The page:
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Email::Valid rejecting emails @example.com today

by grantm (Parson)
on Sep 06, 2019 at 01:45 UTC ( #11105692=perlquestion: print w/replies, xml ) Need Help??

grantm has asked for the wisdom of the Perl Monks concerning the following question:

Numerous tests in our automated test suite started failing this morning. The common factor is that the tests are creating or modifying "customer" records with an email address that uses the example.com domain. These tests are not trying to send email, the part of the code that's failing is the input validation which uses Email::Valid with the MX check enabled.

First thing this morning, the tests were only failing on our CI server. The same tests ran fine on our development server. As we went back and forth comparing different test scripts on the two hosts, we eventually realised that all the same tests were now failing on the dev server too. This could possibly be explained by something having changed about the MX record for example.com which affected different hosts at different times depending on DNS cache expiry.

Of course there is a compelling argument that our tests should not be relying on someone else's DNS setup in general and the MX setup for example.com in particular. However the fact remains, these tests passed yesterday and are failing today.

We have put in a workaround in our validation routine so this is not really a question - more of a heads up, in case something like this happens to you today :-)
  • Comment on Email::Valid rejecting emails @example.com today

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Re: Email::Valid rejecting emails @example.com today
by jcb (Deacon) on Sep 06, 2019 at 02:16 UTC
    These tests are not trying to send email, the part of the code that's failing is the input validation which uses Email::Valid with the MX check enabled.

    I found your problem: the example.com domain is not really even supposed to resolve, much less have ever had valid MX records. The validation is working correctly: email addresses on example.com are not valid and you should not be using those in test data that is supposed to pass validation.

    I offer a solution: establish a ci-test subdomain on your own domain and use it for your sample customer records.

      I found your problem: the example.com domain is not really even supposed to resolve, much less have ever had valid MX records. The validation is working correctly: email addresses on example.com are not valid and you should not be using those in test data that is supposed to pass validation.

      Prove it :)

Re: Email::Valid rejecting emails @example.com today
by stevieb (Canon) on Sep 06, 2019 at 21:38 UTC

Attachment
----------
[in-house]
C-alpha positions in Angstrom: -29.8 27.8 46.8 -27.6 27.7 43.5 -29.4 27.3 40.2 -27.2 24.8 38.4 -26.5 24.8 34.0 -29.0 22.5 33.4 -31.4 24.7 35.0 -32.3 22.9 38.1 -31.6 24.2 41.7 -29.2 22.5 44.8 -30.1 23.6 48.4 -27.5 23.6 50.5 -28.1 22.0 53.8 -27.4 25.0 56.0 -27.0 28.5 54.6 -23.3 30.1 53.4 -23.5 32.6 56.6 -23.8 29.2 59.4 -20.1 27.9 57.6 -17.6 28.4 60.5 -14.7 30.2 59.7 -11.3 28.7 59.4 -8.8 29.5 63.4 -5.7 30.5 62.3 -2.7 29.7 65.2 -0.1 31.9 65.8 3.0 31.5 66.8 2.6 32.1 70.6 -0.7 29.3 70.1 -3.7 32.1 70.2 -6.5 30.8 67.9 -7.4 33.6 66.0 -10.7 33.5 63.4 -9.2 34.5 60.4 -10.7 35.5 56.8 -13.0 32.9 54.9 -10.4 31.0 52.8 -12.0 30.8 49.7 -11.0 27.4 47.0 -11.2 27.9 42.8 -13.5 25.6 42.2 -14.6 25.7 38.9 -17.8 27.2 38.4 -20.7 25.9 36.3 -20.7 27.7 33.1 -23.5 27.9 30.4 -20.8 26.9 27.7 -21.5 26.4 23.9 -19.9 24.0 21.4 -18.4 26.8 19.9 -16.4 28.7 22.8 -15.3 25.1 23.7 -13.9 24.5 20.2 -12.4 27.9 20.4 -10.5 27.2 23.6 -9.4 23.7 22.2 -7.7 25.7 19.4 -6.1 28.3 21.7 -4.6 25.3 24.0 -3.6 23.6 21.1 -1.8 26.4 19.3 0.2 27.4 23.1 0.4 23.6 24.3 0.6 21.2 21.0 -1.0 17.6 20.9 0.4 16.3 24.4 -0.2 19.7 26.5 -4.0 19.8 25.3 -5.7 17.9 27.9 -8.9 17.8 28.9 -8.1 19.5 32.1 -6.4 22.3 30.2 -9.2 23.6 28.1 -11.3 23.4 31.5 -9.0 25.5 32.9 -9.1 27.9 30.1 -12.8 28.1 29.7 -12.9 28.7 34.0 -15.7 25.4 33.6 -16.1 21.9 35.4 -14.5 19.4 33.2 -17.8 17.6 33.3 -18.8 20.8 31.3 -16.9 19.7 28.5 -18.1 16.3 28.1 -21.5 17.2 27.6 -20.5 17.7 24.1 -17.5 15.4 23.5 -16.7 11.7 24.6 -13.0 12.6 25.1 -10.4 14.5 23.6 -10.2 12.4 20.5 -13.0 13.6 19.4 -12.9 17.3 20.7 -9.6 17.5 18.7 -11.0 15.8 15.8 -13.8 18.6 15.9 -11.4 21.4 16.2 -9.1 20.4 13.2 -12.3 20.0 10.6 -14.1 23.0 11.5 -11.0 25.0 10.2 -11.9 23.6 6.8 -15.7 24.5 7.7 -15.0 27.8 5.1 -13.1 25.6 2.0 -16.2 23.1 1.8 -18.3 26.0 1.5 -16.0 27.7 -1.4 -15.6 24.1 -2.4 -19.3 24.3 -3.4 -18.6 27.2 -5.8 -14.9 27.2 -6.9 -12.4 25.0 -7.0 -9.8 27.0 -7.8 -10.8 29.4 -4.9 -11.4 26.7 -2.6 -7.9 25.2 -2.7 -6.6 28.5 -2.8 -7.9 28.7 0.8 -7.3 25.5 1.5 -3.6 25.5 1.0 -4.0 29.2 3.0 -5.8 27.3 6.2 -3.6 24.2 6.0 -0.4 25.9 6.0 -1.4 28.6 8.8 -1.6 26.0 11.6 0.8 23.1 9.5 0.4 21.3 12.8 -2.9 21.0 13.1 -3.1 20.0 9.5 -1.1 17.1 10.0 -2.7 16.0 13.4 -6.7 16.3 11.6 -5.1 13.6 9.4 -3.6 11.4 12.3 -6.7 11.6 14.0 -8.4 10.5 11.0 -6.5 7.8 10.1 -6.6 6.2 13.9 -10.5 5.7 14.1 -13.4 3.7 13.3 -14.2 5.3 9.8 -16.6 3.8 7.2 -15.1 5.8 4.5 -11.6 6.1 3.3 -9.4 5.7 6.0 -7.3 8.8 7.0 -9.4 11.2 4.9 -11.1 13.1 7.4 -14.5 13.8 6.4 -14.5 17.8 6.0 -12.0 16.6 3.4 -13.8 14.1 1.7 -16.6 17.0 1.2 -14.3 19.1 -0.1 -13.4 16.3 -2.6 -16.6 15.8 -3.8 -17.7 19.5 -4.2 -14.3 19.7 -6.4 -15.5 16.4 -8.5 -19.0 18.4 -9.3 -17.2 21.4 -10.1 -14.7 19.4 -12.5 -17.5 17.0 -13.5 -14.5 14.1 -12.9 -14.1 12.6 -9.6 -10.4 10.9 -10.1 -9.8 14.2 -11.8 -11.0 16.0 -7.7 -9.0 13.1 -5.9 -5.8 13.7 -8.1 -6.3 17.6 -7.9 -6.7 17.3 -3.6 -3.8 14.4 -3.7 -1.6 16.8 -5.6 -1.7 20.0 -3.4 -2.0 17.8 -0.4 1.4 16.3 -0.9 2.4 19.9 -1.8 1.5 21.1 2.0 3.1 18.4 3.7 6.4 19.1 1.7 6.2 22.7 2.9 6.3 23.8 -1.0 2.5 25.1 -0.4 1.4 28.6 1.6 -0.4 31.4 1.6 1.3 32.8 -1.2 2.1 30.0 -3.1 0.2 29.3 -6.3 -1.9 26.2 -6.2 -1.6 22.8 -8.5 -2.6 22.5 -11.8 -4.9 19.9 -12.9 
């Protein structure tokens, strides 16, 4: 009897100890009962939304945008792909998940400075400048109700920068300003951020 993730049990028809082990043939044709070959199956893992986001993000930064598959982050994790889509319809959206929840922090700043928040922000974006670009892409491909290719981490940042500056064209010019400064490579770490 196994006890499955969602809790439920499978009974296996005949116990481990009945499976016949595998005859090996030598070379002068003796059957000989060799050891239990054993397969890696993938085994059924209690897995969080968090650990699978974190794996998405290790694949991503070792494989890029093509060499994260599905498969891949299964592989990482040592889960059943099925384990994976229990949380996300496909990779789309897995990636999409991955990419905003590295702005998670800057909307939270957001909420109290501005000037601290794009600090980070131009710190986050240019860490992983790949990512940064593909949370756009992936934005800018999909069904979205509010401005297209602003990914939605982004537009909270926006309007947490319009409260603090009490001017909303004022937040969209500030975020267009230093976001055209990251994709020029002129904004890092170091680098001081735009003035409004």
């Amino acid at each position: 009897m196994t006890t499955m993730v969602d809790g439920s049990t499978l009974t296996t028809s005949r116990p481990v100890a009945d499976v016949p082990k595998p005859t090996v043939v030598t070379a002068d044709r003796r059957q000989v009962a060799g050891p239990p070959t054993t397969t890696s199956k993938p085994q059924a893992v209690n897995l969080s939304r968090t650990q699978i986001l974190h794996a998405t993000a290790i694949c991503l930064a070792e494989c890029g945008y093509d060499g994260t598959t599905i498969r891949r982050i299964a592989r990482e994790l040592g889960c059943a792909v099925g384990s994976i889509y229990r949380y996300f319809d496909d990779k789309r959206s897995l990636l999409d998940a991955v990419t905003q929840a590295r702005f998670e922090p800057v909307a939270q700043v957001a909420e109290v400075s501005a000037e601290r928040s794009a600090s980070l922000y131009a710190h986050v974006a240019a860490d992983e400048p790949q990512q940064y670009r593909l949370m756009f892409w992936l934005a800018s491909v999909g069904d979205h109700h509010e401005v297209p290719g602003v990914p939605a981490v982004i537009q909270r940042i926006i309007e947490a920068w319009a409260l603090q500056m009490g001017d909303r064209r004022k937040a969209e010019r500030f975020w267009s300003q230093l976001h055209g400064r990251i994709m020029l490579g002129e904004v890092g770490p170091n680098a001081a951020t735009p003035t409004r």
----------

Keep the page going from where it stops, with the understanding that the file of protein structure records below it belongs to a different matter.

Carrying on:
I personally wrote the patch that caused example.com to be invalid in accordance with the RFCs (in version 1.199, released on 2016-03-27, based on the Email::Valid Changes file).

    Something changed at your end, whether it be an update to the distribution, or your DNS/naming infrastructure. Given that it happened across two separate environments separately, I suspect the latter (as you've stated within this thread).

    jcb suggested to add a sub-domain to your domain for testing. If you go this route, ensure you create an MX record so your MX tests pass. You could also create a dummy example.com domain (with an MX) within your local infrastructure, or simply bypass the MX checks (unadvised).

    Regardless... the reason this is failing is due to the fact that example.com is not a valid domain (technically it's a reserved domain; I say "invalid" for the purposes of the distribution).

      I personally wrote the patch that caused example.com to be invalid in accordance with the RFCs

      Hi,

      Hmm, which rfc are you reading? I see what you did, it goeas against rfc6761.

      - treat restricted/reserved TLDs (invalid, test, example, loca +lhost) as invalid (thanks, Steve Bertrand!) # Purpose: Check whether a top level domain is valid for a domain. sub tld { my $self = shift; my %args = $self->_rearrange([qw( address )], \@_); unless (eval {require Net::Domain::TLD; Net::Domain::TLD->VERSION(1. +65); 1}) { die "Net::Domain::TLD not available"; } my $host = $self->_host( $args{address} or return $self->details('tl +d') ); my ($tld) = $host =~ m#\.(\w+)$#; my %invalid_tlds = map { $_ => 1 } qw(invalid test example localhost +); return defined $invalid_tlds{$tld} ? 0 : Net::Domain::TLD::tld_exist +s($tld); }

      Did you goof? https://tools.ietf.org/html/rfc6761 says

      2. Application software SHOULD NOT recognize example names as special and SHOULD use example names as they would other domain names.
        example.com is a second level domain, not a top level domain.
        The function you quoted deals with TLD, as in not.existing.example

        example.com seems to be treated as any other domain, which is by looking it up in DNS - which fails if there's no corresponding record

        :)

        I must have misunderstood.

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